Thursday, April 14, 2011

Resilience in Children

Q. I want to make sure I am teaching my child how to bounce back from life's trials and hardships. I want them to be resilient. How do I do that?

A. What a wonderful concept you want to teach your children. Resiliency has been the focus of a great deal of research in recent years. Resiliency answers the question of why some children are successful in the face of trials or traumas and why some children really struggle to overcome the things that have happen to them.

Your question is a great one. You want to know how to teach your child to become resilient. First, let's define what resiliency means. Brooks and Goldstein, noted authors on the subject of resiliency, define it as "a quality conveyed through feelings, thoughts, and behaviors that facilitate the ability to overcome adversity." They also define it as "a pattern of positive adaptations in the context of past or present adversity." Basically, this means that a child learns to bounce back or rebound after traumatic or difficult events occur.

Research shows that resiliency is a learned behavior. There are some temperaments in children that make it more likely that a child will be resilient, but all children can learn to be resilient. By being empathetic with your child, respectful, and using disciple to teach your children, you are helping them learn to be resilient. You also instill resiliency when you allow your children to solve their own problems and stop trying to fix everything for them. Children need to feel competent and have mastery over life's trials. By allowing them to try, and possibly fail, at their attempts, you are communicating to them that you believe in them and believe in their ability to overcome.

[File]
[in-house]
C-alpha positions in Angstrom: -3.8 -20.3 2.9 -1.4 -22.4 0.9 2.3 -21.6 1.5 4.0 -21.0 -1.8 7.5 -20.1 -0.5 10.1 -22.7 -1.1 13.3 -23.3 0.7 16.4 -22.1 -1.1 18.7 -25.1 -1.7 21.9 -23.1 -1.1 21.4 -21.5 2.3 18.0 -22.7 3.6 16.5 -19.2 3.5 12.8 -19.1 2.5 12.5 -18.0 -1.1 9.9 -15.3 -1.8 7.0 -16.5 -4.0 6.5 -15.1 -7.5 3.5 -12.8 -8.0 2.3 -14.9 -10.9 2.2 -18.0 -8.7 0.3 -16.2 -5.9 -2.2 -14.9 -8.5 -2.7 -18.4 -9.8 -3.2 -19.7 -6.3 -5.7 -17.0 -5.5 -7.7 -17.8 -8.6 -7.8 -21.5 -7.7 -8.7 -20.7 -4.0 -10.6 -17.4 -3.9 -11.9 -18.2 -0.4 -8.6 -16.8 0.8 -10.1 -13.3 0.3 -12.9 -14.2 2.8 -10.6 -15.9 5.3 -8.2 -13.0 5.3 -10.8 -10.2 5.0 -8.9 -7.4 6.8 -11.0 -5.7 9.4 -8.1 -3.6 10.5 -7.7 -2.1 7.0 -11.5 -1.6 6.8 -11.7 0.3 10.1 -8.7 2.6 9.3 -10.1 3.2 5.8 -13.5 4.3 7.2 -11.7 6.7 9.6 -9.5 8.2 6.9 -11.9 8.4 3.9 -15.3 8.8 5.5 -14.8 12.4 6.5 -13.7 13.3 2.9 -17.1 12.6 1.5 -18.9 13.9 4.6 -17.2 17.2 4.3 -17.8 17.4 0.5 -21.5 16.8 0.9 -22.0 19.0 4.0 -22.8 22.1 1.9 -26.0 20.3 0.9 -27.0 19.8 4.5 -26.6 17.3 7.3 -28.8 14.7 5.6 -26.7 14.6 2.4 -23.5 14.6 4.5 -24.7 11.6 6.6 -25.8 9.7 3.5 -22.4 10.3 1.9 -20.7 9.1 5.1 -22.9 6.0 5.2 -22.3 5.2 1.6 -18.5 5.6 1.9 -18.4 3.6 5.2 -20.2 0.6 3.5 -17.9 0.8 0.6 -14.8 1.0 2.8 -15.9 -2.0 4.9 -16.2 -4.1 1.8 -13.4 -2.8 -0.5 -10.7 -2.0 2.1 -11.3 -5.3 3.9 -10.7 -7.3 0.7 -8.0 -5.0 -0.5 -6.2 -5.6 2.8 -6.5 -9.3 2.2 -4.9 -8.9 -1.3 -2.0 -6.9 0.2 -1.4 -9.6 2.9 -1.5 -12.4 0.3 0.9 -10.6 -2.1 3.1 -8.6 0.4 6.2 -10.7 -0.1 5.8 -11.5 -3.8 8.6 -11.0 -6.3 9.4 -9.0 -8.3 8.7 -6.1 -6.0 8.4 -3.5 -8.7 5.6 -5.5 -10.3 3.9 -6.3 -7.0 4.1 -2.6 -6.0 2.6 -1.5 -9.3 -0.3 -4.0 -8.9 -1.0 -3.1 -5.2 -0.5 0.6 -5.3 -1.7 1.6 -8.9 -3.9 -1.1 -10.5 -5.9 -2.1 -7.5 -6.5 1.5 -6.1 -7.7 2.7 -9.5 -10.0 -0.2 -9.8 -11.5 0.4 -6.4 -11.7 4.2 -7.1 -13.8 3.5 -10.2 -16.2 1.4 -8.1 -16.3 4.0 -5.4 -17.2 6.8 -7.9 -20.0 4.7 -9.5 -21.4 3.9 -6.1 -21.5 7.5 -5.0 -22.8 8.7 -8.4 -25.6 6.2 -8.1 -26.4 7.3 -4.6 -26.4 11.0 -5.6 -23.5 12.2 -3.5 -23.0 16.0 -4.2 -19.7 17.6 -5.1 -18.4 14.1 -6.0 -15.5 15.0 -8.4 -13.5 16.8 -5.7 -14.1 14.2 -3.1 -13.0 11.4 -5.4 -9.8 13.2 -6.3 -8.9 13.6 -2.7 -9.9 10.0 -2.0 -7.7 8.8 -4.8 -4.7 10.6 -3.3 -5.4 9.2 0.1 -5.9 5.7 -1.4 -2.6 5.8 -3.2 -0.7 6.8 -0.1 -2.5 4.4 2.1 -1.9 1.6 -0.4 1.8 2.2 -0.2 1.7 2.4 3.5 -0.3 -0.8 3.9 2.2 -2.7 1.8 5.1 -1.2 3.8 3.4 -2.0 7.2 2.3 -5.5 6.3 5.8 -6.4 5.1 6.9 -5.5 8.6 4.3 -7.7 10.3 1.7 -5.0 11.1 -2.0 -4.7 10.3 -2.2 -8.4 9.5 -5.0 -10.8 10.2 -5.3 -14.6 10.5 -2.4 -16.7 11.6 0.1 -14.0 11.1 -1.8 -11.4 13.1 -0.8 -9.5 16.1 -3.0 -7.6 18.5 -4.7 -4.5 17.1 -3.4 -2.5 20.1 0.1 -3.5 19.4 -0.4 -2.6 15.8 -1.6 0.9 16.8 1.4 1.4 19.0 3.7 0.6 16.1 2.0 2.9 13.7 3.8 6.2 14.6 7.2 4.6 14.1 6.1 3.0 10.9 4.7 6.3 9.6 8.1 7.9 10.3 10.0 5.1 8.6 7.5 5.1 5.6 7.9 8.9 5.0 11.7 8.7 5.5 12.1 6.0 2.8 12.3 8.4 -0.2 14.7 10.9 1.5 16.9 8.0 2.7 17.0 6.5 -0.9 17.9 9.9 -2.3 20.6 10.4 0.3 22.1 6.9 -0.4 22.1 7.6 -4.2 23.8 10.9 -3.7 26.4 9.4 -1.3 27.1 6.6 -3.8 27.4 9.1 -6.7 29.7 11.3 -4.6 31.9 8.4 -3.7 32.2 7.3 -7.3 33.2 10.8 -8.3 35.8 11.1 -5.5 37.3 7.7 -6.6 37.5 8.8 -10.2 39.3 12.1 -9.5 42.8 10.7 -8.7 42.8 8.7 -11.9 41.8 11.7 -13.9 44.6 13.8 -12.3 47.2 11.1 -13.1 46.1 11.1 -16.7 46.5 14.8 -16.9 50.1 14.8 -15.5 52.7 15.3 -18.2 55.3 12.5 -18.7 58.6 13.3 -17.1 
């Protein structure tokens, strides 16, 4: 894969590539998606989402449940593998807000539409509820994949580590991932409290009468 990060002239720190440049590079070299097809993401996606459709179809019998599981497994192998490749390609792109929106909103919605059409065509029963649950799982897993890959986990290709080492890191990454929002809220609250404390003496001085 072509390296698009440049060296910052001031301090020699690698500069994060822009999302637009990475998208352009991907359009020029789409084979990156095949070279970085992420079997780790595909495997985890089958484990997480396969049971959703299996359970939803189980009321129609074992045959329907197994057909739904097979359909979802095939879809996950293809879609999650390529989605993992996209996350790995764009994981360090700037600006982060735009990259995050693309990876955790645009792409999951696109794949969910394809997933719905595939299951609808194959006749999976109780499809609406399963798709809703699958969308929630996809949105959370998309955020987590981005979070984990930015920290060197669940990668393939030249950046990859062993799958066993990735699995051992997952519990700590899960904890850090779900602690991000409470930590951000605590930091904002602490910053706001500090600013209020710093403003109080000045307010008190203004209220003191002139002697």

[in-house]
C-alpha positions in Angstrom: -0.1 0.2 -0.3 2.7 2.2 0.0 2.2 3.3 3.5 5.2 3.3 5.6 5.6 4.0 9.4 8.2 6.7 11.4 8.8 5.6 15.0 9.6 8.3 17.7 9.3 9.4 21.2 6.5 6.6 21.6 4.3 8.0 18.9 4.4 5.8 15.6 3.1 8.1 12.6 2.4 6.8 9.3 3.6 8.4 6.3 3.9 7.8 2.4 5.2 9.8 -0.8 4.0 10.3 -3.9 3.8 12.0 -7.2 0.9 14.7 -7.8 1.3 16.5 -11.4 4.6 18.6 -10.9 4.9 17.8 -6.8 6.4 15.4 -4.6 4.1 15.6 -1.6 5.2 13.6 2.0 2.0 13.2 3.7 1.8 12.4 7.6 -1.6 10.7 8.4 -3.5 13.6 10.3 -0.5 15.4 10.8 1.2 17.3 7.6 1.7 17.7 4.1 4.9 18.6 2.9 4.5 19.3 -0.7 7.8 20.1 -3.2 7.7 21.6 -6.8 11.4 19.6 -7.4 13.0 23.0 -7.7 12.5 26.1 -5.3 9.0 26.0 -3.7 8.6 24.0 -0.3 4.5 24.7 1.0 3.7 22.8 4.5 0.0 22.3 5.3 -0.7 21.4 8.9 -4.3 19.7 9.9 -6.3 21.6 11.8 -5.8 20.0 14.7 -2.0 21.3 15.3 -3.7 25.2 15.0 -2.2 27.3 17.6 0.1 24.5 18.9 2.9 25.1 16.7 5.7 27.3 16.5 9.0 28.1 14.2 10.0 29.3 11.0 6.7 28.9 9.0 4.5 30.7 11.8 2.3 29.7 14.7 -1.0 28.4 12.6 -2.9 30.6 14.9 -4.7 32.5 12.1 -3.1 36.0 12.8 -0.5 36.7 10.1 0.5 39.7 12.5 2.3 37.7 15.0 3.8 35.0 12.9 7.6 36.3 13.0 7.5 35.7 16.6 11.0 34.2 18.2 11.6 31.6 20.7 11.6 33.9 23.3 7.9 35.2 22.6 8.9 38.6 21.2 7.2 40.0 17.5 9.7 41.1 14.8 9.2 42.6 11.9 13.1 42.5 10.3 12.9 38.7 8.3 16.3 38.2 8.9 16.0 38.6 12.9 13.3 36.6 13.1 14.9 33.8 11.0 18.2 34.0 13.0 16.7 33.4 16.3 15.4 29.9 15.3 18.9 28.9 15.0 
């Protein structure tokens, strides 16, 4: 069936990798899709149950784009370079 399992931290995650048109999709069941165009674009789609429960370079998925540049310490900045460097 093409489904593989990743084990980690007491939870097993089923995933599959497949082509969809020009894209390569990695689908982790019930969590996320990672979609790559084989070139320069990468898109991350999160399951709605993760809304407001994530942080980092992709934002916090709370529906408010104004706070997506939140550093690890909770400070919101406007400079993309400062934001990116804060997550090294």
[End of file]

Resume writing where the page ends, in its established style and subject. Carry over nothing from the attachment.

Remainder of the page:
Another important point in resiliency research is the idea that one adult can make a world of difference for a child. Research shows if a child can have a connection with one caring adult in their life who believes in them, they are more likely to be resilient as adults. All it takes is one person believing in that child. You as a parent can be that one person. Teachers, principals, pastors, youth pastors, or other caring adults can provide that for children as well.

Do you want to know if you have a resiliency mindset? Take Brooks and Goldstein's Resiliency Mindset Quiz here.

There are many other tips to teaching your child resiliency. Check back in two weeks for a Top Ten List of Ways to Teach Resiliency in Children.

- Information gathered and cited from

*This column is not intended to substitute for an actual session with a licensed counselor.

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